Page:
Three musicians and a composer with ties to Eastman School of Music were honored with the National Academy of Recording Arts & Science’s Grammy Awards.
Sarah Brailey, Maria Schneider, Christopher Theofanidis and the late Christopher Rouse, who taught at Eastman for many years, were among this year’s winners.
The 63rd Grammy Awards ceremony was held March 14 in a scaled-back event due to the pandemic. As in years past, the event aimed to celebrate and honor various music genres.
Trevor Noah of “The Daily Show” hosted the event.
Recognized for her role as featured soloist on the “The Prison” by Ethel Smyth, Brailey graduated from Eastman in 2004. The soprano has lent her voice to various compositions, including Handel’s Messiah with the Saint Paul Chamber Orchestra and Anton Webern’s “Drei Lieder Gedichten von Hildegard Jone” at the Times Arrow Festival. “The Prison” features a vocal symphony, a dialogue between a wrongfully-convicted prisoner and his soul. Brailey’s voice is the soul.
In a review, the Guardian’s Erica Jael says Brailey’s soprano “radiates assurance.” Several others also have commended her performance and Smyth’s work in creating “The Prison.”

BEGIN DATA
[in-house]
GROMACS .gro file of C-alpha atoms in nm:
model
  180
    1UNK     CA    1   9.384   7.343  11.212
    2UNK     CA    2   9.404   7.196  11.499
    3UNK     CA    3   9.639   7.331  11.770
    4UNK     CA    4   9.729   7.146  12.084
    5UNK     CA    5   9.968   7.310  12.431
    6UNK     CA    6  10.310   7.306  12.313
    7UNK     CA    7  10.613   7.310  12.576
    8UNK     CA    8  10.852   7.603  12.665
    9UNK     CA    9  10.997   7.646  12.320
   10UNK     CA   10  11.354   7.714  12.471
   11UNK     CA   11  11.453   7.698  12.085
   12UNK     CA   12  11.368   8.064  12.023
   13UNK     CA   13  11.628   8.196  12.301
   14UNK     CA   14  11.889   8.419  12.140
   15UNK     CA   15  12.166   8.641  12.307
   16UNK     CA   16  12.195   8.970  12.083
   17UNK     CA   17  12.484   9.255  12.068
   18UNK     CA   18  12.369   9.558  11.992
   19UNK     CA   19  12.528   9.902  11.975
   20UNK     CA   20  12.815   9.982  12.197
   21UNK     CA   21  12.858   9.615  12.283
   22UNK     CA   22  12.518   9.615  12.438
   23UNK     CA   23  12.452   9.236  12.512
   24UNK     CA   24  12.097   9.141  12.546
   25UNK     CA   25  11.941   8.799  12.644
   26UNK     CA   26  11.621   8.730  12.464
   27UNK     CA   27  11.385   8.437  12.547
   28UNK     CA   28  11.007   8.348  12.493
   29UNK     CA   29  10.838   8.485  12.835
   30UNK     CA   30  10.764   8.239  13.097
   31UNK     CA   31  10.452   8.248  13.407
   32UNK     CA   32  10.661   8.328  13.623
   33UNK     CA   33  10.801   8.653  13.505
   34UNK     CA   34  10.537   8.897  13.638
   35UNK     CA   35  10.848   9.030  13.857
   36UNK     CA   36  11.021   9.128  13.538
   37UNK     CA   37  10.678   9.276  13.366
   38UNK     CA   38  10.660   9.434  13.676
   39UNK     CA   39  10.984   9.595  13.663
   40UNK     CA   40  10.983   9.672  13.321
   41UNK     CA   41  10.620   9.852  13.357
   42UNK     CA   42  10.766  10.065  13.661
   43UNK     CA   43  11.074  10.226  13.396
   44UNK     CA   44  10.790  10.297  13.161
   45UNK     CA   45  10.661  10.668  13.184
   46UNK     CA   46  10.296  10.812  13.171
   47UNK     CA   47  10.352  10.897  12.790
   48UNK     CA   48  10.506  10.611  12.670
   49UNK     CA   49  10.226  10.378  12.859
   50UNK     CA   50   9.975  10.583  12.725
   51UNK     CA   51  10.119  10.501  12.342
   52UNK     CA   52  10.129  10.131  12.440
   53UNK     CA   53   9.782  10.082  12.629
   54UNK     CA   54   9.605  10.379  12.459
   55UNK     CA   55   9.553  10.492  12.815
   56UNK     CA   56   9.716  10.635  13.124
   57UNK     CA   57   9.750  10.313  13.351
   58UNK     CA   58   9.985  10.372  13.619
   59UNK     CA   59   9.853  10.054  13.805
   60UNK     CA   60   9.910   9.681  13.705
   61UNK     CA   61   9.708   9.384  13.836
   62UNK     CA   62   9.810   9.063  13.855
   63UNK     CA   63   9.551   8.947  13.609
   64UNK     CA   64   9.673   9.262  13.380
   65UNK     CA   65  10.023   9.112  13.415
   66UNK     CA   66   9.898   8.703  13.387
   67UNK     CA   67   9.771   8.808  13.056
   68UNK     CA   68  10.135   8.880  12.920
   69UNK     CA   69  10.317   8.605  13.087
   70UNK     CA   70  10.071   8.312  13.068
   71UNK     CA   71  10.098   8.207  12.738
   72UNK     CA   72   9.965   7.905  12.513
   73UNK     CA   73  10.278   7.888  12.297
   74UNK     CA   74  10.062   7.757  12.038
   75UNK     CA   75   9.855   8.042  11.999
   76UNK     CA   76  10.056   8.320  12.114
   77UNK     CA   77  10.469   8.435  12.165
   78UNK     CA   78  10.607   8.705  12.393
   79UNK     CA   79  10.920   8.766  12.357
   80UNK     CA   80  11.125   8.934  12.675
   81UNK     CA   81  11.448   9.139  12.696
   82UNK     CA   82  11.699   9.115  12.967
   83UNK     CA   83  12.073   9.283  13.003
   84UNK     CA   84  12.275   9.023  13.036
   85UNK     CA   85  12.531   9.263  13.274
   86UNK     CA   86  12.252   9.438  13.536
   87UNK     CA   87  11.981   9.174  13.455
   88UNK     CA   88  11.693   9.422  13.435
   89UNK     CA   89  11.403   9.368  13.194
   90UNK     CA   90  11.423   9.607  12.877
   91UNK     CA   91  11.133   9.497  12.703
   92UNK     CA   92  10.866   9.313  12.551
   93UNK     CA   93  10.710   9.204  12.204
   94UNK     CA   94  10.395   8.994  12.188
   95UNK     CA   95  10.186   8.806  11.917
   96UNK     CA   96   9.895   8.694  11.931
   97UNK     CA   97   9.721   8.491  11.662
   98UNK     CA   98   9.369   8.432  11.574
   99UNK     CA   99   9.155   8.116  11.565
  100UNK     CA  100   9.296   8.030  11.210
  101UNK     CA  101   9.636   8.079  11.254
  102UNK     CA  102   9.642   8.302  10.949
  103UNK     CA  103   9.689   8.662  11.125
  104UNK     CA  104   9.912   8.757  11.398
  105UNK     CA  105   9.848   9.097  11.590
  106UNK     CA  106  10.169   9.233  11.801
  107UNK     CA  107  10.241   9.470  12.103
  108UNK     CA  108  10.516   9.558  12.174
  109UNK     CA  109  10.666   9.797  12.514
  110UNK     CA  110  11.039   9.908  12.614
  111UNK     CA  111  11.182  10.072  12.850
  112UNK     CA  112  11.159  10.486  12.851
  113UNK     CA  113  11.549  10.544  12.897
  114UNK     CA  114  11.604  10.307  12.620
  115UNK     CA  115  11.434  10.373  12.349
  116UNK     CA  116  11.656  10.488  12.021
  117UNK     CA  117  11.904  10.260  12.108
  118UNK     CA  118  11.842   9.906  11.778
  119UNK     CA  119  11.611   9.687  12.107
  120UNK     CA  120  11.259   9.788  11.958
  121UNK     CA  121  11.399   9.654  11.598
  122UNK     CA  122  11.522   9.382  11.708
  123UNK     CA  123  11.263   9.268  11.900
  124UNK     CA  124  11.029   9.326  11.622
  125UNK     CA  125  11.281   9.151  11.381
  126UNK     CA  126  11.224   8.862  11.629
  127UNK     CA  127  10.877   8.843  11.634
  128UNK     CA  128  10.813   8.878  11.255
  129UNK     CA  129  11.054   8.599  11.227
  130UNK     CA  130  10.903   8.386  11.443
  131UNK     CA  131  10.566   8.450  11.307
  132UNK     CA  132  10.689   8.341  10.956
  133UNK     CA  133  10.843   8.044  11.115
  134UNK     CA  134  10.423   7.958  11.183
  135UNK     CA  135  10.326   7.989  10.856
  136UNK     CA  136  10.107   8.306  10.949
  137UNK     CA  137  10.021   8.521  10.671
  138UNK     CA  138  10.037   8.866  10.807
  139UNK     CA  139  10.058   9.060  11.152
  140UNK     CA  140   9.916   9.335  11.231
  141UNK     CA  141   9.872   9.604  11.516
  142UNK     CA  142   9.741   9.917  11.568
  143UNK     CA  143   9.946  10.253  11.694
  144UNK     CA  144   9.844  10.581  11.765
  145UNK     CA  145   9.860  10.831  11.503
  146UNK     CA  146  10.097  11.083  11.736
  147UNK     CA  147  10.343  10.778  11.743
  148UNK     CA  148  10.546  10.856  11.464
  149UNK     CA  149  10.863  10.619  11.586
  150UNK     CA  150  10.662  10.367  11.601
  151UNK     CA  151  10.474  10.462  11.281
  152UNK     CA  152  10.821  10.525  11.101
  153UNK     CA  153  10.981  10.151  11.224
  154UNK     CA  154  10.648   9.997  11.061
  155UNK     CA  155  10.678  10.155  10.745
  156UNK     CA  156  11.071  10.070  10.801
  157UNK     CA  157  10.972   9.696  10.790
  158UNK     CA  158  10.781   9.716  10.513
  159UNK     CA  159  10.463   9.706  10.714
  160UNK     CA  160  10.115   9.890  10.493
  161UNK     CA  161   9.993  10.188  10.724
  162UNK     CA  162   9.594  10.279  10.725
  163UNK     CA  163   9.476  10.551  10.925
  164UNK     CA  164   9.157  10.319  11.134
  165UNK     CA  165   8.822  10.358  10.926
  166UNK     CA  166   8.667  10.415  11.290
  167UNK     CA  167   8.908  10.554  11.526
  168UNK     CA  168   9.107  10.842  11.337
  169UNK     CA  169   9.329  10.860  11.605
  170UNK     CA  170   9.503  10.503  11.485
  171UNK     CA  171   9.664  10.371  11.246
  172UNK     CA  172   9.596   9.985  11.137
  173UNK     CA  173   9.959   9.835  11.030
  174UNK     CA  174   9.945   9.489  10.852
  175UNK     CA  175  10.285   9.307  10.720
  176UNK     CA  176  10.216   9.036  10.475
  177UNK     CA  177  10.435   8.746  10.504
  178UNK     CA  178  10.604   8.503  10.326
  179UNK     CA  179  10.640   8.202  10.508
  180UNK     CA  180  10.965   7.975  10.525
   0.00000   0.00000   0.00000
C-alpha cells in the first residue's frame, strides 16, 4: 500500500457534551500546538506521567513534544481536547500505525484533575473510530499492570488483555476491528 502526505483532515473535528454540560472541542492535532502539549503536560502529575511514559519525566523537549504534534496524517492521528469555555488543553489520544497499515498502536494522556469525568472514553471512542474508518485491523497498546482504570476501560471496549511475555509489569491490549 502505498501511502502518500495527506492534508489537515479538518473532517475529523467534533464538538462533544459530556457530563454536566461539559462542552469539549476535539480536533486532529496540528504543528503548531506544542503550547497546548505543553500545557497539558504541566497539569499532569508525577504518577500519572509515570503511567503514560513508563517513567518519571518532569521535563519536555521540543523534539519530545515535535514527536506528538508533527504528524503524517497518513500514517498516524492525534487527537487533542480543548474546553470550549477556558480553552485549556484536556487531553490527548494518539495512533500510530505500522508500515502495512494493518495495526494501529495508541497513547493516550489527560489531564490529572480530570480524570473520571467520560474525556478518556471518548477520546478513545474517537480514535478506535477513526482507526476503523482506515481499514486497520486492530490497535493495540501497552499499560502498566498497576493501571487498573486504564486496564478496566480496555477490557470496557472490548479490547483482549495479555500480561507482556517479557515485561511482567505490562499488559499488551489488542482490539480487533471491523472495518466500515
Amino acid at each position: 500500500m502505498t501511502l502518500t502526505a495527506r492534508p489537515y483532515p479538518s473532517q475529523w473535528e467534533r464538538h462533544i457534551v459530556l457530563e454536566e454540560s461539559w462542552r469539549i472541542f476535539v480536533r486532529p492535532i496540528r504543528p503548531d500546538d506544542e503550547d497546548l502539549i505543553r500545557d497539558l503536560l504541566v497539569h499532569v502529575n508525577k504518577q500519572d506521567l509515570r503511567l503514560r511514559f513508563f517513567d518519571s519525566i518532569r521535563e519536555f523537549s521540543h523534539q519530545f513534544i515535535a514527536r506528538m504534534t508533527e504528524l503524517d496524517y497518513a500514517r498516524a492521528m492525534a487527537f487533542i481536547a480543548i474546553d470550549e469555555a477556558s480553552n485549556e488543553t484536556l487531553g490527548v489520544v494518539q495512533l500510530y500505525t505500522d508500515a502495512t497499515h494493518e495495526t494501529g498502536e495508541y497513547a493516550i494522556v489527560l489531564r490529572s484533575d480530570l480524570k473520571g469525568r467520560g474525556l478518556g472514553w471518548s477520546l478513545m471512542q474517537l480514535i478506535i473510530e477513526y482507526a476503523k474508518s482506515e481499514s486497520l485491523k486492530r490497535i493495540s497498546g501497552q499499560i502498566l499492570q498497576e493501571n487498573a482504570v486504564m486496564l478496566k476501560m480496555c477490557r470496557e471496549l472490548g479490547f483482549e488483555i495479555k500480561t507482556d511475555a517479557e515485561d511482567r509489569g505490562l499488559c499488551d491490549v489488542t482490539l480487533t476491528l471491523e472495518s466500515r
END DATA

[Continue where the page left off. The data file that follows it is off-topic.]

Schneider, another Eastman alum, won Grammys for Best Instrumental Composition for “Sputnik” and Best Large Jazz Ensemble Album for “Data Lords.” Schneider is known for her ability to meld advocacy and art. “Data Lords” is one such example. A double album, it is divided into two themes: The Digital World, where data lords are in a race to amass information, and the Natural World, where beauty makes itself known when silence is embraced.
“Listening to the two sets, a few bars of either is enough to confirm which world you have entered, both are absorbing musical experiences,” writes Mike Collins for the London Jazz News, calling out Schneider’s writing and performance with the orchestra.
Theofanidis took home the prize in the Best Classical Instrumental Solo category. The Grammy was given to Richard O’Neill and the Albany Symphony’s performed Theofanidis’ Viola Concerto. A composer, Theofanidis has been prolific around the globe. He has had several performances by orchestras including the London Symphony, the New York Philharmonic and the Moscow Soloists. For the Albany Symphony, the win marks the fifth time in seven years that its recording won a Grammy nomination.
The Best Contemporary Classical Composition was Symphony No. 5 by Rouse. A Pulitzer Prize-winning composer, Rouse taught at Eastman from 1981 to 2002 and served as the composer-in-residence for New York Philarmonic from 2012 to 2015. He is most known for his orchestral compositions that spanned various moods from romantic reflection to the rock-infused “The Nevill Feast.” Rouse died in 2019.
Smriti Jacob is Rochester Beacon managing editor.